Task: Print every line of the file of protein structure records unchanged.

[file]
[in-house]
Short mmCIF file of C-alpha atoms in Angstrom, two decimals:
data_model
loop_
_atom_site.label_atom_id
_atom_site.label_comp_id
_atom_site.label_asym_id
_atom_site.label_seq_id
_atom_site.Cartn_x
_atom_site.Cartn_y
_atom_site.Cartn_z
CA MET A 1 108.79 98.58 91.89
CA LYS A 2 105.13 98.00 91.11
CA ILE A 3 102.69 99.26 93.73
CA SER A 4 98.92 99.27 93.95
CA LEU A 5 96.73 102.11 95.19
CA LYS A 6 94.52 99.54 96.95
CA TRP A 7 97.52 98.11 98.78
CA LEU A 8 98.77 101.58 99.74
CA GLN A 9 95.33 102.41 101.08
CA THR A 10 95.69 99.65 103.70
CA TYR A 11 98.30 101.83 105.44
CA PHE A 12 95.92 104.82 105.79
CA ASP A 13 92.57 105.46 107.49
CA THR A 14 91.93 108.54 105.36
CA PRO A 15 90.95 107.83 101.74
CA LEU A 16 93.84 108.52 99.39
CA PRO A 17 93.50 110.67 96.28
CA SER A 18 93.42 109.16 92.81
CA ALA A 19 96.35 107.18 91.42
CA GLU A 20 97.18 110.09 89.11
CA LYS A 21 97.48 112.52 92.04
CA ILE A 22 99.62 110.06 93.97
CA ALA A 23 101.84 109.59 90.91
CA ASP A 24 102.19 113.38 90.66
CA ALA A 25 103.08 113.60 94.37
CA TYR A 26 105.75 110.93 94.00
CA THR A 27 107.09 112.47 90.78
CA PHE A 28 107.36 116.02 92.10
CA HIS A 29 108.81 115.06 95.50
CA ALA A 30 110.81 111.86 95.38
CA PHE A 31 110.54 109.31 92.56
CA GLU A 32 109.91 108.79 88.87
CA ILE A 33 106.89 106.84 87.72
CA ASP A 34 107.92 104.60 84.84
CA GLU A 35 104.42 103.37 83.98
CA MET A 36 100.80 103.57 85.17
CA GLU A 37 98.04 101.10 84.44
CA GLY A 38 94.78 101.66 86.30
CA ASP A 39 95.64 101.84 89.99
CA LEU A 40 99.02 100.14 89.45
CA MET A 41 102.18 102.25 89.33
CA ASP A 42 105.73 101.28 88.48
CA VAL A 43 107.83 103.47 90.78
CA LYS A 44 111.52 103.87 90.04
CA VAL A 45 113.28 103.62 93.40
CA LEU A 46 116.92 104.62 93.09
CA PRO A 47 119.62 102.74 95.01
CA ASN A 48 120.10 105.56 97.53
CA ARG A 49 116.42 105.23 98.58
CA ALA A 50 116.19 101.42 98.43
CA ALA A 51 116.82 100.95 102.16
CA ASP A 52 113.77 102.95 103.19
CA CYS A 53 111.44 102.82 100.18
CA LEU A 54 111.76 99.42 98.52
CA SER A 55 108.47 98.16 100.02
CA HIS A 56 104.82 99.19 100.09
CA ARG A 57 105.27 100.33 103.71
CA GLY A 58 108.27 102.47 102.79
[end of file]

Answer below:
[in-house]
Short mmCIF file of C-alpha atoms in Angstrom, two decimals:
data_model
loop_
_atom_site.label_atom_id
_atom_site.label_comp_id
_atom_site.label_asym_id
_atom_site.label_seq_id
_atom_site.Cartn_x
_atom_site.Cartn_y
_atom_site.Cartn_z
CA MET A 1 108.79 98.58 91.89
CA LYS A 2 105.13 98.00 91.11
CA ILE A 3 102.69 99.26 93.73
CA SER A 4 98.92 99.27 93.95
CA LEU A 5 96.73 102.11 95.19
CA LYS A 6 94.52 99.54 96.95
CA TRP A 7 97.52 98.11 98.78
CA LEU A 8 98.77 101.58 99.74
CA GLN A 9 95.33 102.41 101.08
CA THR A 10 95.69 99.65 103.70
CA TYR A 11 98.30 101.83 105.44
CA PHE A 12 95.92 104.82 105.79
CA ASP A 13 92.57 105.46 107.49
CA THR A 14 91.93 108.54 105.36
CA PRO A 15 90.95 107.83 101.74
CA LEU A 16 93.84 108.52 99.39
CA PRO A 17 93.50 110.67 96.28
CA SER A 18 93.42 109.16 92.81
CA ALA A 19 96.35 107.18 91.42
CA GLU A 20 97.18 110.09 89.11
CA LYS A 21 97.48 112.52 92.04
CA ILE A 22 99.62 110.06 93.97
CA ALA A 23 101.84 109.59 90.91
CA ASP A 24 102.19 113.38 90.66
CA ALA A 25 103.08 113.60 94.37
CA TYR A 26 105.75 110.93 94.00
CA THR A 27 107.09 112.47 90.78
CA PHE A 28 107.36 116.02 92.10
CA HIS A 29 108.81 115.06 95.50
CA ALA A 30 110.81 111.86 95.38
CA PHE A 31 110.54 109.31 92.56
CA GLU A 32 109.91 108.79 88.87
CA ILE A 33 106.89 106.84 87.72
CA ASP A 34 107.92 104.60 84.84
CA GLU A 35 104.42 103.37 83.98
CA MET A 36 100.80 103.57 85.17
CA GLU A 37 98.04 101.10 84.44
CA GLY A 38 94.78 101.66 86.30
CA ASP A 39 95.64 101.84 89.99
CA LEU A 40 99.02 100.14 89.45
CA MET A 41 102.18 102.25 89.33
CA ASP A 42 105.73 101.28 88.48
CA VAL A 43 107.83 103.47 90.78
CA LYS A 44 111.52 103.87 90.04
CA VAL A 45 113.28 103.62 93.40
CA LEU A 46 116.92 104.62 93.09
CA PRO A 47 119.62 102.74 95.01
CA ASN A 48 120.10 105.56 97.53
CA ARG A 49 116.42 105.23 98.58
CA ALA A 50 116.19 101.42 98.43
CA ALA A 51 116.82 100.95 102.16
CA ASP A 52 113.77 102.95 103.19
CA CYS A 53 111.44 102.82 100.18
CA LEU A 54 111.76 99.42 98.52
CA SER A 55 108.47 98.16 100.02
CA HIS A 56 104.82 99.19 100.09
CA ARG A 57 105.27 100.33 103.71
CA GLY A 58 108.27 102.47 102.79